Friday, October 06, 2006

Song Of The Week:

Sean Lennon has an astounding new album out. "Friendly Fire" was released on October 3, and it's a concept album about how his girlfriend (Bijou Phillips) left him for his best friend, who then died in an accident before the two friends could reconcile. It's a stunning, emotionally gut-wrenching work, and our SOTW this week not on that CD. "Idea" is an instrumental that hints at the tender melodies that Lennon uses on "Friendly Fire."

For a better teaser for the CD, you can go to Lennon's mySpace page and listen to "Dead Meat", which recreates the ugly confrontation between the lovers with a strikingly beautiful tune.

Lennon's birthday is October 9, and coincidentally, he shares that birthday with his late father. Also coincidentally, he turns 31, which is roughly the age his father was when he recorded "Imagine." The younger Lennon bears a slight vocal resemblance to his father, but it's not as pronounced as his older half-brother, Julian. "Friendly Fire" comes with a DVD with short films for each of the tracks on the album. You can read more about Sean Lennon and his new CD at his website.

Cool Toy Of The Week: Lil' Sideshow Playsets


The latest bit of twisted coolness from Archie McPhee is their new series of Sideshow Playsets, featuring the Bearded Lady, the Strongman, Frog Girl & Lobster Boy, and the World's Tallest Man & World's Smallest Man. Recreate the long-ago days when a traveling carnival meant more than riding on unsafe rides, eating dangerous food, and having the scary one-eyed guy who runs the Tilt-a-Whirl hit on your girlfriend. You can have your own carnival right on your desktop, without feeling guilty about exploiting the sorrows of real, unfortunate examples of humanity.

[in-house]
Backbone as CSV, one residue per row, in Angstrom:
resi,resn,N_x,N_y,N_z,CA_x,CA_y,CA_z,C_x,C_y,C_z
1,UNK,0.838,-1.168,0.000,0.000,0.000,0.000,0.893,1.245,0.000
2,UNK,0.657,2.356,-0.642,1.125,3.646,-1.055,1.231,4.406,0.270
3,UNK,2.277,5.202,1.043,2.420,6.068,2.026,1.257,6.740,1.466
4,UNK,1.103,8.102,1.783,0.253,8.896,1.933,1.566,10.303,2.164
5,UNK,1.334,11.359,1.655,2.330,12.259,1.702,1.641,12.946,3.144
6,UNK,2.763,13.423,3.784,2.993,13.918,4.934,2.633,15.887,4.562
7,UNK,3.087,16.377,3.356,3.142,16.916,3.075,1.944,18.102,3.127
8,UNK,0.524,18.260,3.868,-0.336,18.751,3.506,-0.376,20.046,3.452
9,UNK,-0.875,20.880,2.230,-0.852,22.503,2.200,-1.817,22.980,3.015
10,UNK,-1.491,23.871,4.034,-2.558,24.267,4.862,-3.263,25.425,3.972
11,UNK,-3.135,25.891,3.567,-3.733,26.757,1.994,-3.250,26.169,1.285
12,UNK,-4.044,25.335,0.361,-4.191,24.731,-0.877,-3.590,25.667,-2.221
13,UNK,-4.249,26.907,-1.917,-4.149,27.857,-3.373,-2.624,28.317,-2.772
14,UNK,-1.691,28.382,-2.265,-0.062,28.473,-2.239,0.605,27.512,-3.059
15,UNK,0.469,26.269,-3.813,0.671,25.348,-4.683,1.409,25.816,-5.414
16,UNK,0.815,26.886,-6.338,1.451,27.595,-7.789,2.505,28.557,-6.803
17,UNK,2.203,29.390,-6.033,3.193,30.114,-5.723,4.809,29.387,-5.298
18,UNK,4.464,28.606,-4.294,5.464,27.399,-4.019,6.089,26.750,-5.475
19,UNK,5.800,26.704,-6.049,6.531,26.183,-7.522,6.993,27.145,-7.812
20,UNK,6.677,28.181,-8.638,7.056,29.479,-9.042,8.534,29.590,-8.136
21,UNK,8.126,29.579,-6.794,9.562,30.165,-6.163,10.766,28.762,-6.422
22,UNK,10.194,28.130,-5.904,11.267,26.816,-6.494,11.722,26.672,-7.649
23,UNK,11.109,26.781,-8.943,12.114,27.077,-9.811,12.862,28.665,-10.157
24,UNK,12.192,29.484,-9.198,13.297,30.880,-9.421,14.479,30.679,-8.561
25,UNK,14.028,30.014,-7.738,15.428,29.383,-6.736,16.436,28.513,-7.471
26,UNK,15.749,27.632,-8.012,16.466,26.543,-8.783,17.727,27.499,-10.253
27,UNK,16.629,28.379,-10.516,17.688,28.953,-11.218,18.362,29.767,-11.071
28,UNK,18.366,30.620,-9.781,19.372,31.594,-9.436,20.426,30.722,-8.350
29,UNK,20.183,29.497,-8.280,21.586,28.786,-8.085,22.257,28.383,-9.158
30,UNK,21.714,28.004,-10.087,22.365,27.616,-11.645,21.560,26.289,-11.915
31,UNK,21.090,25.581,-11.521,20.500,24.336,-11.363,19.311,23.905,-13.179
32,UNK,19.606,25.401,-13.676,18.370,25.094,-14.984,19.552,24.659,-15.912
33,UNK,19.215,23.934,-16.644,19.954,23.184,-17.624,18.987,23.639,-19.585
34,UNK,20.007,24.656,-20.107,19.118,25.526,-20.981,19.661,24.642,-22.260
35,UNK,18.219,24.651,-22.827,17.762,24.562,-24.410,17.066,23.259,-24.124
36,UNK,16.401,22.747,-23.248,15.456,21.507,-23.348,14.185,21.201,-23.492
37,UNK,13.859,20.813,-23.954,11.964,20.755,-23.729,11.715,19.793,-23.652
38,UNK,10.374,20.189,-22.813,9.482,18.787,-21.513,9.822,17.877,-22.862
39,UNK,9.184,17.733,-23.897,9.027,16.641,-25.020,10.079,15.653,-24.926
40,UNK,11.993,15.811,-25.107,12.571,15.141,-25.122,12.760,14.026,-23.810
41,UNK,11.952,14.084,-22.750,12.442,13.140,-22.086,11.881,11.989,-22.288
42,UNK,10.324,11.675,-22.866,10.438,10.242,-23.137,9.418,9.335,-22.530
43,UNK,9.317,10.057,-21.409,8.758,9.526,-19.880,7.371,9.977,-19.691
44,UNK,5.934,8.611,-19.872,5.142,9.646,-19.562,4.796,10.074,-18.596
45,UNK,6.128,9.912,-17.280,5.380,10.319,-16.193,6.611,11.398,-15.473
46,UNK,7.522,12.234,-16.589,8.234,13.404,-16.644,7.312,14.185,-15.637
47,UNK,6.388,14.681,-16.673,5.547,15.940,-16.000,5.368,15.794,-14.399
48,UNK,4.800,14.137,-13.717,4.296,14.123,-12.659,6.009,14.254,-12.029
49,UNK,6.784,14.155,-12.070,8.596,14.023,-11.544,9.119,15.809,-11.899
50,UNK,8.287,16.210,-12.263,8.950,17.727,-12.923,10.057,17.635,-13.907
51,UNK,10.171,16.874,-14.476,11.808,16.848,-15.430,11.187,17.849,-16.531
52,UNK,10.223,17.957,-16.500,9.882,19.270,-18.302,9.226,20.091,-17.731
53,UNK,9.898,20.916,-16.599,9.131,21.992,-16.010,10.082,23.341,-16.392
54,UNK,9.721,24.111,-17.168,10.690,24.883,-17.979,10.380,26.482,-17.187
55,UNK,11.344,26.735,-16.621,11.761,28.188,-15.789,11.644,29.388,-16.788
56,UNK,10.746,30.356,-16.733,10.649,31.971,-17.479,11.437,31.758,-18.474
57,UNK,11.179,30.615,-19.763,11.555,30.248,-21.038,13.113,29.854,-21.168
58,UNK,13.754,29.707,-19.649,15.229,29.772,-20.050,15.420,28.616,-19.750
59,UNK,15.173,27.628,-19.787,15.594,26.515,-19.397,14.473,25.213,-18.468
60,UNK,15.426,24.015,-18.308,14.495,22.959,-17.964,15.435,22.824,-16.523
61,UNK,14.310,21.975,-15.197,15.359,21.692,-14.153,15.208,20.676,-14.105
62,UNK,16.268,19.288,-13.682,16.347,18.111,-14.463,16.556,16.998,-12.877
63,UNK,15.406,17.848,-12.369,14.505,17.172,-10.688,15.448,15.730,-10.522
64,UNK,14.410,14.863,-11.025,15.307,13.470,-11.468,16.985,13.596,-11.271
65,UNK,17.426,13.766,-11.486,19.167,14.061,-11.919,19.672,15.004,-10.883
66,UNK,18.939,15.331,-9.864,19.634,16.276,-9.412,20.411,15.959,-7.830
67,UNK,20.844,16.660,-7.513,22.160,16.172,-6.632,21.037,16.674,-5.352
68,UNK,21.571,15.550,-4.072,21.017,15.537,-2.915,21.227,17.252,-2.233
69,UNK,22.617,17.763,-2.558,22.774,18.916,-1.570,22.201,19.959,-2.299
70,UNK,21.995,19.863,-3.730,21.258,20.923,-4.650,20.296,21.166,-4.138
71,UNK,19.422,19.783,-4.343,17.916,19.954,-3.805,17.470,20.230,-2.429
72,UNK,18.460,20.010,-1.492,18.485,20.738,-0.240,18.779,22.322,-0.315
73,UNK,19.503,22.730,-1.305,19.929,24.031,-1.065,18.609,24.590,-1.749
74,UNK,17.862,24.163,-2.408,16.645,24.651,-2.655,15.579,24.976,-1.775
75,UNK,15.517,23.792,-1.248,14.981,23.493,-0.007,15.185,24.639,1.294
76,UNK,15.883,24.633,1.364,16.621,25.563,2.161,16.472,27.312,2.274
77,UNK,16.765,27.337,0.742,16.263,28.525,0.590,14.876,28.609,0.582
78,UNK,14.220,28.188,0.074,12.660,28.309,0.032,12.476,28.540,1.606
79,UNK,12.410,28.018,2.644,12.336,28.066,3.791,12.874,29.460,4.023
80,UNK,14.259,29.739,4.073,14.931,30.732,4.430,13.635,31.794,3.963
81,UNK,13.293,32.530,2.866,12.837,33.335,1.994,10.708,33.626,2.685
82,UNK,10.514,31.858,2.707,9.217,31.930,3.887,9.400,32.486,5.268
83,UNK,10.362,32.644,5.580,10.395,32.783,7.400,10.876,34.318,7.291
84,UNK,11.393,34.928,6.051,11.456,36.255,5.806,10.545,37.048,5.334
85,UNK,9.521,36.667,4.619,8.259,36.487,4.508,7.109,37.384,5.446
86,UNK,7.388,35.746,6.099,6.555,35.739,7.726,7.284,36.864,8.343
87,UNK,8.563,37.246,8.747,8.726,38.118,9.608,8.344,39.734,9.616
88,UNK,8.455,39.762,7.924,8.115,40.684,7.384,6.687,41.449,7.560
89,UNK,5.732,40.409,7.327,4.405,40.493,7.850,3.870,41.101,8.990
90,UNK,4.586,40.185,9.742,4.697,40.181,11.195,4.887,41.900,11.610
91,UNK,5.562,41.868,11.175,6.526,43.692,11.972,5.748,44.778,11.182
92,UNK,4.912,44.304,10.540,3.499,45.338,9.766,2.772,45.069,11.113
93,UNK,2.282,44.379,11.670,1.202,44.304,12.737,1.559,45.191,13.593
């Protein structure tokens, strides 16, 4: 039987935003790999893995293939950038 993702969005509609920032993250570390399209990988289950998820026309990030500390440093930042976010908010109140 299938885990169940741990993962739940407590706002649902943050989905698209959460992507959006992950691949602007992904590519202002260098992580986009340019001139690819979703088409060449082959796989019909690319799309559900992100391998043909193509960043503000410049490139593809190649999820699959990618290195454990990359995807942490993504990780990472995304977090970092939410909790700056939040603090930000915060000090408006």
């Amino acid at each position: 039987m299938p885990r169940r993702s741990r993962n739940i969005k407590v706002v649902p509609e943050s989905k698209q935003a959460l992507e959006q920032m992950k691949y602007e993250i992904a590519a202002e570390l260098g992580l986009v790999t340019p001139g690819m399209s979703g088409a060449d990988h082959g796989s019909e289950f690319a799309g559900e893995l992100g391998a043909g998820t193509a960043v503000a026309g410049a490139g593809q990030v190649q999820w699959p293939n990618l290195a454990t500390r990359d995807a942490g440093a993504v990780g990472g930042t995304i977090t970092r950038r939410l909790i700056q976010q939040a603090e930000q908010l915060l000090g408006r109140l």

To be honest, these little pseudo-action figures don't really do much. They're minimally posable, if at all, and the sculpting is somewhat less than state-of-the-art, but still, the concept is so twisted that it overwhelms the absent craftsmanship.

Each playset comes with a small plastic stage and a small square vinyl banner featuring an old-time sideshow banner. The figures are around four inches tall, give or take a few inches for various horizontally-affected characters. You can order them from Archie McPhee, which is a must-visit website for those of us who like to indulge in off-kilter gift-giving. Be warned, that at fourteen bucks a pop, these strange little hunks of plastic are ridiculously overpriced, but doesn't it make you sleep better at night knowing that these cool toys exist?

Well, if not that, then isn't it handy to know where you can get a really repulsive gift to give someone who's way too polite to act horrified when they open the package?

Wednesday, October 04, 2006

10-4 Birthday Wishes!

75 years ago today, one of our most famous detectives, Dick Tracy, made his debut on the comics page of the Chicago Tribune. The creation of Chester Gould, at one point Dick Tracy was one of the most-read comic strips in the country, inspiring memorable parodies like Bob Clampett's "Duck Twacy" Daffy Duck cartoon and Fearless Fosdick, who became a recurring character in Al Capp's "Lil' Abner" comic strip. Tracy himself starred in a radio show, movie series, and cartoon show.

Dick Tracy holds up remarkably well. Gould's bizarre villains and great detective stories rank among the most entertaining comic strip stories ever told. A new series of books that present the complete adventures of Dick Tracy--printing every strip in order, from day one, is coming out from IDW Publishing. The first volume is due out in a couple of weeks, and it can be pre-ordered here. I've been a fan of Dick Tracy literally as long as I can remember. This series of strip collections is long overdue.

You can still follow the adventures of Dick Tracy every day. Dick Locher is currently writing and drawing the adventures of America's foremost detective, keeping him current by having him deal with computer crimes, terrorists and pedophile Republican Congressmen (okay, I made that last one up). If you aren't lucky enough to have a newspaper that still carries his strip, you can read it here. Personally, I have never forgiven Garfield for replacing Dick Tracy in the Gazette back in 1978. I've been volunteering my services as a comics page editor ever since, to no avail.

Another long-running comic strip has been paying tribute to Tracy for the past couple of weeks. Dick Tracy was driving through Gasoline Alley, when he stopped to solve a crime. Below you'll find Gasoline Alley cartoonist Jim Scancarelli's tribute strip from today.